Guest Speaker Announcement:
Café Society is excited to be hosting guest speakers on this week’s topic in three locations! Julien Ball (Campaign to End the Death Penalty), Jane Bohman (Illinois Coalition to Abolish the Death Penalty) and Charles Hoffman (Illinois Coalition to Abolish the Death Penalty) will join the conversations at Pause, the Chicago Cultural Center and Ron’s Barbershop.
For more information about our speakers and details on location see below.
Lethal Injection on Trial
Over the course of the last year, ever greater scrutiny has been building over the practice of lethal injection. Once perceived as more humane than the electric chair, as a result of recent high profile botched executions, lethal injection is being reconsidered as a potentially “cruel and unusual punishment.” Currently the most common form of execution in the United States, the practice was suspended over the last year in California, Delaware, Louisiana, Missouri, New Jersey and is being challenged in the courts and in nine additional states over ethical concerns.
In California and North Carolina executions came to a halt due to the refusal of physicians to administer the injections.Physicians across the country have been organizing to consider the ethics of any role that medical professionals would play in ending the lives of prisoners. Does their oath as professionals to “do no harm” take precedent over a potential obligation to the State? Should physicians be mandated to administer lethal injections? What are the implications of having them do so?
The recent botched execution of Angel Diaz in Florida, has givenrise to other emerging issues concerning the procedure, including how much pain it causes. For 34 minutes, Diaz winced, gasped for air and appeared to be in pain before he was pronounced dead. How do we decide what forms of execution are cruel and unusual? What rights should the accused be allowed? Although there are obviously degrees of cruelty, is the death penalty inherently cruel? What is the moral significance of execution by lethal injection? Should morality be a factor in deciding whether the death penalty should be permitted? Do the problems with lethal injection create a platform for other issues related to the death penalty ongoing national debate?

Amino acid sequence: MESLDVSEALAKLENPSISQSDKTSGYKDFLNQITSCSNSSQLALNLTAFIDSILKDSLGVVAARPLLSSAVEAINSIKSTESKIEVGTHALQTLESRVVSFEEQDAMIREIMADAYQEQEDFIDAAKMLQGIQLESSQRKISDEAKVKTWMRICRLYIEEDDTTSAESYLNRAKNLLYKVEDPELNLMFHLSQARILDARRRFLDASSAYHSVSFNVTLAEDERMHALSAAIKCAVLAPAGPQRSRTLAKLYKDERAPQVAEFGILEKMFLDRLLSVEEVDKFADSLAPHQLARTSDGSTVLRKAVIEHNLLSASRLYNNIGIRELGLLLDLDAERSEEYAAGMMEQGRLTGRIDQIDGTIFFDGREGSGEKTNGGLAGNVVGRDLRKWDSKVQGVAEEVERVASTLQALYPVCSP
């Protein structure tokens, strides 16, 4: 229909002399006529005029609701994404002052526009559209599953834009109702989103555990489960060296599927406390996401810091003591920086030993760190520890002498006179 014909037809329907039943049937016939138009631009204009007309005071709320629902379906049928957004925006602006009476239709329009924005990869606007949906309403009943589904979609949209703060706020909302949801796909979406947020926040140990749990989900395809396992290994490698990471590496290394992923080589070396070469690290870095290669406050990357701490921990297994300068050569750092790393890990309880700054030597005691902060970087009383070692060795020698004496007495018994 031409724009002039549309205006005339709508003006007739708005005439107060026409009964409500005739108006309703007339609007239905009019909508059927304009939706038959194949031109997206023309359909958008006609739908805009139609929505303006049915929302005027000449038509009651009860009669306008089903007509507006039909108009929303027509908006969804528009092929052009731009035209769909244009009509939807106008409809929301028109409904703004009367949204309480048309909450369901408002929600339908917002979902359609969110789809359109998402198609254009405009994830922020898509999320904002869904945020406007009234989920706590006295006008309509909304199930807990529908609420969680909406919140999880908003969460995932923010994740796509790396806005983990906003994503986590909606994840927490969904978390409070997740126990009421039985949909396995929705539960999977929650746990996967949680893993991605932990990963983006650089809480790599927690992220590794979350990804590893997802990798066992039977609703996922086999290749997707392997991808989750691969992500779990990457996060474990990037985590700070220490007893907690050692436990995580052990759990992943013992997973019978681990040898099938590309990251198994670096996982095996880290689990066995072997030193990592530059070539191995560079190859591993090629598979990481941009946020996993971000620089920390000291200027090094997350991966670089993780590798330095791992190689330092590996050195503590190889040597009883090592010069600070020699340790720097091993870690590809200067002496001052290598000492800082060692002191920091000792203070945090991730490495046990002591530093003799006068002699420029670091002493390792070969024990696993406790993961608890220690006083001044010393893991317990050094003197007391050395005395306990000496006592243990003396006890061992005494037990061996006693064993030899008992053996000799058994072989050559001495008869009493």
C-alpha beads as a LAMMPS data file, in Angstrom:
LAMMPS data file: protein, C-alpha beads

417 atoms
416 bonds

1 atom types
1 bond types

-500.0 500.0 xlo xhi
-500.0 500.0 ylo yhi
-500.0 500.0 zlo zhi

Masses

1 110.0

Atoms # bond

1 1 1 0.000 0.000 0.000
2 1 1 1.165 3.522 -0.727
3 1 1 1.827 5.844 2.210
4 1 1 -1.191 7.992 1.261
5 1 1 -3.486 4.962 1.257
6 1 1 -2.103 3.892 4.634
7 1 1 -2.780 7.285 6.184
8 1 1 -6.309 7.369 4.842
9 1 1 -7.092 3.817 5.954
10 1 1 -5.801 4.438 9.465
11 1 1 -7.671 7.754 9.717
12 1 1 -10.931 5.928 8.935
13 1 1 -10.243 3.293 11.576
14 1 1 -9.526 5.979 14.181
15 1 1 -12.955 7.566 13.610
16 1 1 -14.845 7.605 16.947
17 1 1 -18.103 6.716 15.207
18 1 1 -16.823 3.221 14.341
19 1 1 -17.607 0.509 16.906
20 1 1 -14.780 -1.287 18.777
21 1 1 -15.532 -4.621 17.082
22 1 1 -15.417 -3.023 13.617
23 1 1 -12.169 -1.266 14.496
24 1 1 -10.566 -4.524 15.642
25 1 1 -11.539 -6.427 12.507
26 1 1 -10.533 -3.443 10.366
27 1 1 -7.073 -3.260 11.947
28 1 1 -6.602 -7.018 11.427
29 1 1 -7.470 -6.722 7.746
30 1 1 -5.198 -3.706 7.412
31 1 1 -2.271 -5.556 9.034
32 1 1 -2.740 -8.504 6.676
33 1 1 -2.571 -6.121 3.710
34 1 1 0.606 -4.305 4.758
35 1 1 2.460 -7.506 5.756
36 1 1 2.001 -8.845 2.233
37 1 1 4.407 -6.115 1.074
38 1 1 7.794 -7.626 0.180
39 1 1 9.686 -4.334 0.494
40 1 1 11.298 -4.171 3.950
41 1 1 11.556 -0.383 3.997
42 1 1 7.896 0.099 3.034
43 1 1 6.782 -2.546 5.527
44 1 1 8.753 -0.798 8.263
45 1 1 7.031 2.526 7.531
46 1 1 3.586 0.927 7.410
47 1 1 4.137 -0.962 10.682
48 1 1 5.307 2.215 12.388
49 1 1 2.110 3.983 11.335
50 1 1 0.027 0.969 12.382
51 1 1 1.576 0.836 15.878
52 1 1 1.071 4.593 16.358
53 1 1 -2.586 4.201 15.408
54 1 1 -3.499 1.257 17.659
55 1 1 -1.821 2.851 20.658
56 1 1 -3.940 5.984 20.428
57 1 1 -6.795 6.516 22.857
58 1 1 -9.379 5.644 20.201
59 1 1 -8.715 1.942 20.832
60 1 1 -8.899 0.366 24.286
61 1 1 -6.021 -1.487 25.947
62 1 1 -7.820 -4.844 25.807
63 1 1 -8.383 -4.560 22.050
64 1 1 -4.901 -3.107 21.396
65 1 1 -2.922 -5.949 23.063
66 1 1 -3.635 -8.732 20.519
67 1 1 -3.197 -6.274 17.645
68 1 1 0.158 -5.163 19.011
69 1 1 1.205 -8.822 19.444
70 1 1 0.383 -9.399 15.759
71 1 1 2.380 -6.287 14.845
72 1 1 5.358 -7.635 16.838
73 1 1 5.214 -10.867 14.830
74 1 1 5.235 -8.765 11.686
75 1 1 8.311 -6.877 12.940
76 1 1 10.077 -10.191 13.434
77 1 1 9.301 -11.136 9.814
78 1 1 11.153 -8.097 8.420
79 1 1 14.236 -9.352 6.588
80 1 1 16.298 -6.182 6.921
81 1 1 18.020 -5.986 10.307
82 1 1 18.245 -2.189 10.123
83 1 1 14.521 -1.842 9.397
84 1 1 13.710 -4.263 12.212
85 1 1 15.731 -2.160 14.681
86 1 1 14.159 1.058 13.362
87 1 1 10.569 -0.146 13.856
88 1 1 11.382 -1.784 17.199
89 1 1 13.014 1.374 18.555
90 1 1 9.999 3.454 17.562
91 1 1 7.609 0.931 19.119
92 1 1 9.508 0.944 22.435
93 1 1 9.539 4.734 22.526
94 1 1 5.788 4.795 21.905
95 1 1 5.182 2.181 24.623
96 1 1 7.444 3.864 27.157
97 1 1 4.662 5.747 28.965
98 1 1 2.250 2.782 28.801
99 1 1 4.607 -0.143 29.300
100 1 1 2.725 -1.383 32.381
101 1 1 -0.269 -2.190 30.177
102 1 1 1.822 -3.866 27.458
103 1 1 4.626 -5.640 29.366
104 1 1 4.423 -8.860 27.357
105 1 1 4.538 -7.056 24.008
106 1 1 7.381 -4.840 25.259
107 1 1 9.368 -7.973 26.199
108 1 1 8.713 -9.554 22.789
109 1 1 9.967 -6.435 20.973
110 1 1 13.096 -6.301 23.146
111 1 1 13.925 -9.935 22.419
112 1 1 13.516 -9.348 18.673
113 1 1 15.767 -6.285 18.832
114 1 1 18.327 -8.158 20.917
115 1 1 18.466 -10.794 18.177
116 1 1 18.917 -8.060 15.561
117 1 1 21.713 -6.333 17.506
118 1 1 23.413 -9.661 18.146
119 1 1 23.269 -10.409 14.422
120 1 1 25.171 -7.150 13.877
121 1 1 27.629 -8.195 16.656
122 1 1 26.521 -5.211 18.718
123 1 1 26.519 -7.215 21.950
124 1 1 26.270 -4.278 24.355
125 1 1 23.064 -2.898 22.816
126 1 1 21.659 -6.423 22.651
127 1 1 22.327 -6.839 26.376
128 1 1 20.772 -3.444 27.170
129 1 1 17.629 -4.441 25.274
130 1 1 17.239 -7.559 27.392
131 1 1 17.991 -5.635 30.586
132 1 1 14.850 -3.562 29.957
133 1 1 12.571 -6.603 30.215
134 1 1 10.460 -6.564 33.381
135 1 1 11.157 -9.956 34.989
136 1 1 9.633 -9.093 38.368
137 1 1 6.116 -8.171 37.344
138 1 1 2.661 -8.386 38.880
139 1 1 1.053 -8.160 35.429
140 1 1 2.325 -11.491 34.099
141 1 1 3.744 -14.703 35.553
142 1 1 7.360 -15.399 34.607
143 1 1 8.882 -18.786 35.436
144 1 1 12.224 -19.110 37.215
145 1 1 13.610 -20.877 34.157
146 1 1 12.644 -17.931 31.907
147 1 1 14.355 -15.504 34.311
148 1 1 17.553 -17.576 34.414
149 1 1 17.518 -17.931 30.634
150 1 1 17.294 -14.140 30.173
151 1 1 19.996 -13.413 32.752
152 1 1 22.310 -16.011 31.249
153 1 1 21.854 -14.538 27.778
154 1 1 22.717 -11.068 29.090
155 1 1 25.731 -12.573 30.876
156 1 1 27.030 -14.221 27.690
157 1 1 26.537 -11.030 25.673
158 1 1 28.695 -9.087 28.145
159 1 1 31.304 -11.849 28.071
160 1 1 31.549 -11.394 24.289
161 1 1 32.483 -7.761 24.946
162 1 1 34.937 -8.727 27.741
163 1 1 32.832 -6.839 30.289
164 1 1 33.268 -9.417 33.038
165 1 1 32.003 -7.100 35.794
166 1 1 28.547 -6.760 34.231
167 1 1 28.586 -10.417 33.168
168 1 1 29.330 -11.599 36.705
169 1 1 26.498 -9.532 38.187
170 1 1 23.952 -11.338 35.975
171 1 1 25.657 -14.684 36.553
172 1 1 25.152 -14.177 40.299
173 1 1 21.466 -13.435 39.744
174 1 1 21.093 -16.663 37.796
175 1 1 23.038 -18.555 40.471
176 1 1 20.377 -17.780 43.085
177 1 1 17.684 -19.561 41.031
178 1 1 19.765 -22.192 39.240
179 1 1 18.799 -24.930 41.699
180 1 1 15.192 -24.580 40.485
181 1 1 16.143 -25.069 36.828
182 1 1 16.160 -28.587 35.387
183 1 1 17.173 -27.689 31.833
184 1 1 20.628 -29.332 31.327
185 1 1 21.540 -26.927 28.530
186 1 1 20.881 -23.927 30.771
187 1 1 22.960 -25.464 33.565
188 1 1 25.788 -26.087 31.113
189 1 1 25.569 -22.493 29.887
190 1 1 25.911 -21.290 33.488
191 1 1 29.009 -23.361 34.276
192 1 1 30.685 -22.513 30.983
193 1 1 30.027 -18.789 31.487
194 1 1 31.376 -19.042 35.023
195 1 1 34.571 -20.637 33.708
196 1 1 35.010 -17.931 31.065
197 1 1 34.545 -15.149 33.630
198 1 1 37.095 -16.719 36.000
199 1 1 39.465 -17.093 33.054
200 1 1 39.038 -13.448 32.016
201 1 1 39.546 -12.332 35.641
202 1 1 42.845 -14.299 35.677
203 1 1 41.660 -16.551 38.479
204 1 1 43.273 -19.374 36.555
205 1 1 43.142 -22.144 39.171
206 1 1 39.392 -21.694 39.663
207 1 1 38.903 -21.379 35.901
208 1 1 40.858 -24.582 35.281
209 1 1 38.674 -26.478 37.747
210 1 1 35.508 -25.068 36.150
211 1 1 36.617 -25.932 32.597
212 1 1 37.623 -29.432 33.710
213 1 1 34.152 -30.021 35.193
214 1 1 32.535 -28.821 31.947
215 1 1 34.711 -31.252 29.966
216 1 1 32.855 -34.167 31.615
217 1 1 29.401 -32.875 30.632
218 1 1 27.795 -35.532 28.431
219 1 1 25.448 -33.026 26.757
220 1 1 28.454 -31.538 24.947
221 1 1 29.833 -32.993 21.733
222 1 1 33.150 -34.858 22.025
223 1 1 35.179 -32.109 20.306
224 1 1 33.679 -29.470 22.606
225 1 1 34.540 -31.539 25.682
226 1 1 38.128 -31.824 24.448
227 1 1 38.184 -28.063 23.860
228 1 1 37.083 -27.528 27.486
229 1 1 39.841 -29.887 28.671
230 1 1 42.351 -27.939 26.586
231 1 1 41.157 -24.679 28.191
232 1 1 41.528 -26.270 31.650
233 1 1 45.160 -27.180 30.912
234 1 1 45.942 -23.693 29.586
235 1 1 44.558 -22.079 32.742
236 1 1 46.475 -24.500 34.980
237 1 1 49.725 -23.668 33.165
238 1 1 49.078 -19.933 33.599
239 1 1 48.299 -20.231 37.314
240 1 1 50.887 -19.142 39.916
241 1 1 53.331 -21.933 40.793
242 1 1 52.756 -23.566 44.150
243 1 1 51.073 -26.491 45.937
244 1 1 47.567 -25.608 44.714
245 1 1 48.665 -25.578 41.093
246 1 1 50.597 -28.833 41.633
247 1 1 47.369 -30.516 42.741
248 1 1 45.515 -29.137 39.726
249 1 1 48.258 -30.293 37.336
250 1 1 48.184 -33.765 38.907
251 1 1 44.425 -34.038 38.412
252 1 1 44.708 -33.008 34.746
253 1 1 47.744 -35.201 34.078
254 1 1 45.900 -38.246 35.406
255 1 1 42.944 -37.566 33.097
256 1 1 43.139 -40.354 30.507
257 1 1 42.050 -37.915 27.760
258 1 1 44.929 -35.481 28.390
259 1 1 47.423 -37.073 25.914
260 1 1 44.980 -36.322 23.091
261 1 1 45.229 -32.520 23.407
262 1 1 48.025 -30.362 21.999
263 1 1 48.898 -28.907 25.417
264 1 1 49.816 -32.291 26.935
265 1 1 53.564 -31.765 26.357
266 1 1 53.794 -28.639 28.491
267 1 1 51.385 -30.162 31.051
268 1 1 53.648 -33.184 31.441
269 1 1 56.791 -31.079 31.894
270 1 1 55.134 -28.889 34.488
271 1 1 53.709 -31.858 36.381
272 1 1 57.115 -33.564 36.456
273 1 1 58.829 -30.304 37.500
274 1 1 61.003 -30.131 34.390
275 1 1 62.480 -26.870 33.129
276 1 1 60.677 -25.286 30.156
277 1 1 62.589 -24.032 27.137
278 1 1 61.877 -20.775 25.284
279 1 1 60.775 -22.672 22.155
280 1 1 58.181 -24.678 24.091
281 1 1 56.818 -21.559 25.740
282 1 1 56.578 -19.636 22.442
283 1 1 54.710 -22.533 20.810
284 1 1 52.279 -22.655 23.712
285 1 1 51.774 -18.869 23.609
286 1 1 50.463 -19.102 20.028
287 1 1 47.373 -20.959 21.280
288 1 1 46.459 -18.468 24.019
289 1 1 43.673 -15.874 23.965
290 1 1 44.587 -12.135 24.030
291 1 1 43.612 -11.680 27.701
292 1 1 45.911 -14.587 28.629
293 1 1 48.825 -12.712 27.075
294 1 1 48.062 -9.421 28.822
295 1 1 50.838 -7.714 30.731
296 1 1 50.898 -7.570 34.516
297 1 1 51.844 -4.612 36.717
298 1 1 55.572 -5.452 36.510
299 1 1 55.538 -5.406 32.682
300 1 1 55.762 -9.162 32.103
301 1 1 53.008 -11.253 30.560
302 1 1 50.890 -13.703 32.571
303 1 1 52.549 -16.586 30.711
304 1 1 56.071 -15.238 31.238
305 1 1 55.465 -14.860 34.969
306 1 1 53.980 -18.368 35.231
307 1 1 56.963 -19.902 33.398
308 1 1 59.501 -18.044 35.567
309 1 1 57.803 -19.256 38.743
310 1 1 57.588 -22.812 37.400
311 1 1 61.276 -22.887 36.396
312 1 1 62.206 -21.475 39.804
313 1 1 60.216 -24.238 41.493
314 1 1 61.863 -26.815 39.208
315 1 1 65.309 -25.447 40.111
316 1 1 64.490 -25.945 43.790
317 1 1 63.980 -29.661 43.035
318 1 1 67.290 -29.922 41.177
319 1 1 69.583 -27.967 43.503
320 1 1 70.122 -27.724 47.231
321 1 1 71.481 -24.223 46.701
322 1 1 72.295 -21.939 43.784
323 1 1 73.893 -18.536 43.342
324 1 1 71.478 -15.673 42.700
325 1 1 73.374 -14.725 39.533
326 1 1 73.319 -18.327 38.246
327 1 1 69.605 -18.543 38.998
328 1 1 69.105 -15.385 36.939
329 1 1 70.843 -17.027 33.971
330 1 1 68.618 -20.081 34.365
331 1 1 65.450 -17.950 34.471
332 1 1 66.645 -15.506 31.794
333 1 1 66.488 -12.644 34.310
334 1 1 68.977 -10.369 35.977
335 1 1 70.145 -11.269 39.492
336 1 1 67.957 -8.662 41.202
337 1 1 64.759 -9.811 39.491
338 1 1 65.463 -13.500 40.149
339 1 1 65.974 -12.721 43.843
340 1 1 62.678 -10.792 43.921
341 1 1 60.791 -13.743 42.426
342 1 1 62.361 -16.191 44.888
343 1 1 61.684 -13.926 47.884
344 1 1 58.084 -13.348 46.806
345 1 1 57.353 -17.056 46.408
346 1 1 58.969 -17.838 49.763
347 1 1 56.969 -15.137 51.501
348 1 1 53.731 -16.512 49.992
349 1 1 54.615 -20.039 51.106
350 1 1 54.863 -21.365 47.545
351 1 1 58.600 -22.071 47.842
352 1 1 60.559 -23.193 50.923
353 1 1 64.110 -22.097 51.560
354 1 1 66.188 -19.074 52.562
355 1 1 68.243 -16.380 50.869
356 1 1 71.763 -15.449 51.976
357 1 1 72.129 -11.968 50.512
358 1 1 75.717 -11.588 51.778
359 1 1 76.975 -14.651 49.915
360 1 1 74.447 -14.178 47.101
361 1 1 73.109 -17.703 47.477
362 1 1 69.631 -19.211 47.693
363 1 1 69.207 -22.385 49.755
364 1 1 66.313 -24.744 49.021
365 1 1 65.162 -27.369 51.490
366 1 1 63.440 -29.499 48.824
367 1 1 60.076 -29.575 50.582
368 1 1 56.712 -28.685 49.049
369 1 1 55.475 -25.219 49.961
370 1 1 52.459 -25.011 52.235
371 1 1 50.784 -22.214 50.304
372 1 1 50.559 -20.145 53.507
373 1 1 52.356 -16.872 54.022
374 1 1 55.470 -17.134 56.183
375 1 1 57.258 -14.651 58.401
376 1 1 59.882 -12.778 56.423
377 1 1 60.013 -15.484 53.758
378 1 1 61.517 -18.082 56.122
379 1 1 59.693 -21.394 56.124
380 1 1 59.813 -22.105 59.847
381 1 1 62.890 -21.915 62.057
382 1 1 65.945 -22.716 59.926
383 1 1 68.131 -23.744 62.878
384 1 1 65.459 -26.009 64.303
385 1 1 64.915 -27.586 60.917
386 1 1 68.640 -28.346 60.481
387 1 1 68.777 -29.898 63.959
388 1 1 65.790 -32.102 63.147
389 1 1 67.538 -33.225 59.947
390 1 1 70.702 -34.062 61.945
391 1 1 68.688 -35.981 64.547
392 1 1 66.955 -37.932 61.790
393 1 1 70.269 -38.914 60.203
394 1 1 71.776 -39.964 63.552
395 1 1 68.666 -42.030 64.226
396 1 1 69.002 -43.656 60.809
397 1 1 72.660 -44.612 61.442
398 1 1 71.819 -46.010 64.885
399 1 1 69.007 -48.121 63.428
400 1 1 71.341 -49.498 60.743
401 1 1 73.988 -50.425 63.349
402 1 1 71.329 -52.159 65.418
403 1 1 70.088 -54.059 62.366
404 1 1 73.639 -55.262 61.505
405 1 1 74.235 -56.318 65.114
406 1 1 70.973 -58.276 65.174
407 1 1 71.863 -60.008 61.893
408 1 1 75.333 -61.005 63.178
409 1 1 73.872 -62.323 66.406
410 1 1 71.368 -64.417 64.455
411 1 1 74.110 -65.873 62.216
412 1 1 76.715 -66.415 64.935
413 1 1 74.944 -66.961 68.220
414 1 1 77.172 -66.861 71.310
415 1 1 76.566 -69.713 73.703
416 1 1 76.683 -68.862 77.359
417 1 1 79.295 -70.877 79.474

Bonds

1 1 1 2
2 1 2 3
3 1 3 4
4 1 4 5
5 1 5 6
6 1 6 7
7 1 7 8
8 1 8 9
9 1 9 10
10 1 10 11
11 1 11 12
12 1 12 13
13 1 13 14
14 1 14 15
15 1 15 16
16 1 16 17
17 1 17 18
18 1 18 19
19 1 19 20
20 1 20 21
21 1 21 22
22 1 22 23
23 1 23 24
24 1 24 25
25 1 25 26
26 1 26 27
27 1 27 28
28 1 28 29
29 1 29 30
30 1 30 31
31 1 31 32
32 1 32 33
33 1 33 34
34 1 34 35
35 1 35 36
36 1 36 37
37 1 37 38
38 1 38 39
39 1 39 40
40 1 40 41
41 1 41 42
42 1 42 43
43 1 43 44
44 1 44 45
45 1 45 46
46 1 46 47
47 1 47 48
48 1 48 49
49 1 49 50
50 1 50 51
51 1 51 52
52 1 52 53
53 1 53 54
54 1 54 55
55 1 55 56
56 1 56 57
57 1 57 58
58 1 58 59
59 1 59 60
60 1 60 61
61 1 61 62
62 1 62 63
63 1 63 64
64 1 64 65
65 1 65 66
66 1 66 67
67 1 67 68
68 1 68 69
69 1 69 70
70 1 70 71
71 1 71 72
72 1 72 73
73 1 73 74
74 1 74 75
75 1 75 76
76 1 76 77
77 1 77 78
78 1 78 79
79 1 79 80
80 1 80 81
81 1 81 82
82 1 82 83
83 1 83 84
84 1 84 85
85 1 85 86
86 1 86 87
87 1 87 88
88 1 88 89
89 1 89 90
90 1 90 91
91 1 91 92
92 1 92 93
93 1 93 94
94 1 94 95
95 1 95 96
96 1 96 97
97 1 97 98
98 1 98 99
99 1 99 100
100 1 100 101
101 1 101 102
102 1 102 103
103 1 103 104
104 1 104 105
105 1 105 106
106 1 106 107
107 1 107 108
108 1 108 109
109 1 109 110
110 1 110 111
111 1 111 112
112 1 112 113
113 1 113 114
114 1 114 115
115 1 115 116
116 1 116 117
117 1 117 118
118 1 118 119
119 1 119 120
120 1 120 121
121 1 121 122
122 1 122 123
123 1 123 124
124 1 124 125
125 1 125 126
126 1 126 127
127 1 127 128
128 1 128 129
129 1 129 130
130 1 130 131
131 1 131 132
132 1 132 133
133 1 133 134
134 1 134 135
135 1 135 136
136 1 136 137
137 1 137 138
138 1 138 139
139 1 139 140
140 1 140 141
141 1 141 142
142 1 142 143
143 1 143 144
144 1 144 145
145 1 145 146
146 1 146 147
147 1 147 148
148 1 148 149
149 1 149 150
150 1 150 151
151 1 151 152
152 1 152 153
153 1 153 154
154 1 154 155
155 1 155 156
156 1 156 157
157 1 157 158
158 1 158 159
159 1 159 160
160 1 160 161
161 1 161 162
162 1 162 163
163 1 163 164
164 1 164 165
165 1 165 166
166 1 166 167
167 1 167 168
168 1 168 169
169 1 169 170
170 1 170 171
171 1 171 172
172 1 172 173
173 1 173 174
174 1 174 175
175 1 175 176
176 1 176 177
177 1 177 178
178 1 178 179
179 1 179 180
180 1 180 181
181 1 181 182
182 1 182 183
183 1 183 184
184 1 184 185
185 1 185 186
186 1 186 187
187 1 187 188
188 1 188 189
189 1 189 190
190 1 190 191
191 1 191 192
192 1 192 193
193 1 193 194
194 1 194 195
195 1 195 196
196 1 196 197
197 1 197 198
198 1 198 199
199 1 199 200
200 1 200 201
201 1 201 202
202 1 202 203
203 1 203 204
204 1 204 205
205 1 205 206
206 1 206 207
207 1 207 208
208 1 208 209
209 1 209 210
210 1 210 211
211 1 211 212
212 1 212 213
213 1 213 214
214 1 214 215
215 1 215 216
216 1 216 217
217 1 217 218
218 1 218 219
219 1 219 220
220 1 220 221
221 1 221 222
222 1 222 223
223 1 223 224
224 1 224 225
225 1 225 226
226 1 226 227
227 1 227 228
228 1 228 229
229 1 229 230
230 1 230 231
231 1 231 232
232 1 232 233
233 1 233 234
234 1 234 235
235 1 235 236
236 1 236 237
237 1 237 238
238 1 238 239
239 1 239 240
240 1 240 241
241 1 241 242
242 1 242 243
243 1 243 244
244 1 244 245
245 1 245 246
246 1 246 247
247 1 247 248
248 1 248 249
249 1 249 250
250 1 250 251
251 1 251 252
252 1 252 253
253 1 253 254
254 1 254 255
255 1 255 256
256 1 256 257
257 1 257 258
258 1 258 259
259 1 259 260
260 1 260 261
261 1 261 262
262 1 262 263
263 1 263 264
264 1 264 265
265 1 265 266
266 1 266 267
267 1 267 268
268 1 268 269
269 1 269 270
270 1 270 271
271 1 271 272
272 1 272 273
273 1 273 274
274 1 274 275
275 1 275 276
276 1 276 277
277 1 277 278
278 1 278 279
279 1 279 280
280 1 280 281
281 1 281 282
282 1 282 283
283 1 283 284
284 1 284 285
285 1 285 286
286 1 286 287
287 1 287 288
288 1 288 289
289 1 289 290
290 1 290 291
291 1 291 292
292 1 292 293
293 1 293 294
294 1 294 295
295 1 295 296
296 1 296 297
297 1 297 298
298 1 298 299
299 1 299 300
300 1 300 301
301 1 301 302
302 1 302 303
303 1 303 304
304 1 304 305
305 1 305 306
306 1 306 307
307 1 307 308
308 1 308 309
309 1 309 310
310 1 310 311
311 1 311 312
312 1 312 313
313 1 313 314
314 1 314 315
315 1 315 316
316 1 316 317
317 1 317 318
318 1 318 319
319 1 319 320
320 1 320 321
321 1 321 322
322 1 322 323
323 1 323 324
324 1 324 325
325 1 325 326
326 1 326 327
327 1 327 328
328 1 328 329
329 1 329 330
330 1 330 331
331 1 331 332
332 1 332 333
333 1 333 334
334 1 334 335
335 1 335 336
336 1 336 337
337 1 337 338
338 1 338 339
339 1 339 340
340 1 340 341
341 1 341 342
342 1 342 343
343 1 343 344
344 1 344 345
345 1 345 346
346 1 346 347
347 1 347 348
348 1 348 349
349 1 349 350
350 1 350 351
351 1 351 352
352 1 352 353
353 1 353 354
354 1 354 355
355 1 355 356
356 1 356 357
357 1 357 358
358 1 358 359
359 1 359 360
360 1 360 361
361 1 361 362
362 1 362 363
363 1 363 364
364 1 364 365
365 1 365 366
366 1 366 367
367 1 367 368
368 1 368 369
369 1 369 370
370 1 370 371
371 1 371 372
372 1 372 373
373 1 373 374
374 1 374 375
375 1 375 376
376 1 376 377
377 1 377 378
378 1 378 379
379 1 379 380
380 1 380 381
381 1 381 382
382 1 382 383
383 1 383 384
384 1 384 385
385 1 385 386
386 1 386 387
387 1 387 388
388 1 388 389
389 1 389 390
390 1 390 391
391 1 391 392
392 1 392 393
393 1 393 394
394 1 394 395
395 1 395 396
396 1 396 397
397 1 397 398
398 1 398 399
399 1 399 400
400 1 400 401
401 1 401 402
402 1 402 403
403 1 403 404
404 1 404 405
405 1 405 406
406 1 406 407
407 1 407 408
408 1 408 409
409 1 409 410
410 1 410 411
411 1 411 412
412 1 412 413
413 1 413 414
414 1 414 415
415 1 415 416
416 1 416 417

Join us this week at Café Society to share whether you think lethal injection is a form of torture.
This Week’s Articles:
Lethal Injection: A Closer Look
John Stuart Mill – “Speech In Favor of Capital Punishment”
More About Our Guest Speakers:
Julien Ball has been active with the Campaign to End the Death Penalty (CEDP) since 2001. He worked on campaigns in Chicago to free former Death Row prisoner Madison Hobley and to push former Gov. Ryan to grant blanket clemency to all Death Row inmates. He is currently involved in efforts to win justice for torture victims under former Chicago Police Commander Jon Burge and is working with legislators introducing death penalty abolition legislation in the Illinois Senate. He is a frequent contributor to The New Abolitionist on issues concerning the flaws of capital punishment and the judicial system.
Jane Bohman is Executive Director of the Illinois Coalition to Abolish the Death Penalty, a statewide grassroots organization that educates the public about the flaws and injustices in the Illinois capital punishment system. The Coalition issues comprehensive yearly reports on the Illinois death penalty system that carefully document ongoing problems in the system. Jane serves as a Vice-president of the National Coalition to Abolish the Death Penalty and has been recognized by Crain’s Chicago Business as one of Chicago’s 100 Most Influential Women.
Charles Hoffman , a native Chicagoan, graduated from the University of Illinois Law School in 1974. He then joined the Peoples Law Office in Chicago, where he specialized in civil rights and criminal defense work. Since 1986, he has served as an Assistant Defender in the Supreme Court Unit of the Illinois State Appellate Defender, specializing in death penalty appeals. He has represented 30 clients in the Illinois Supreme Court who were sentenced to death. He is a longtime member of the Board of Directors of the Illinois Coalition to Abolish the Death Penalty. In 1987, he successfully sued the Illinois Department of Corrections under the state Freedom of Information Act to obtain the execution procedures the DOC planned to use when Illinois changed its method of execution from electrocution to lethal injection.
For more informaiton, please contact Kristin Millikan at 312.422.5580.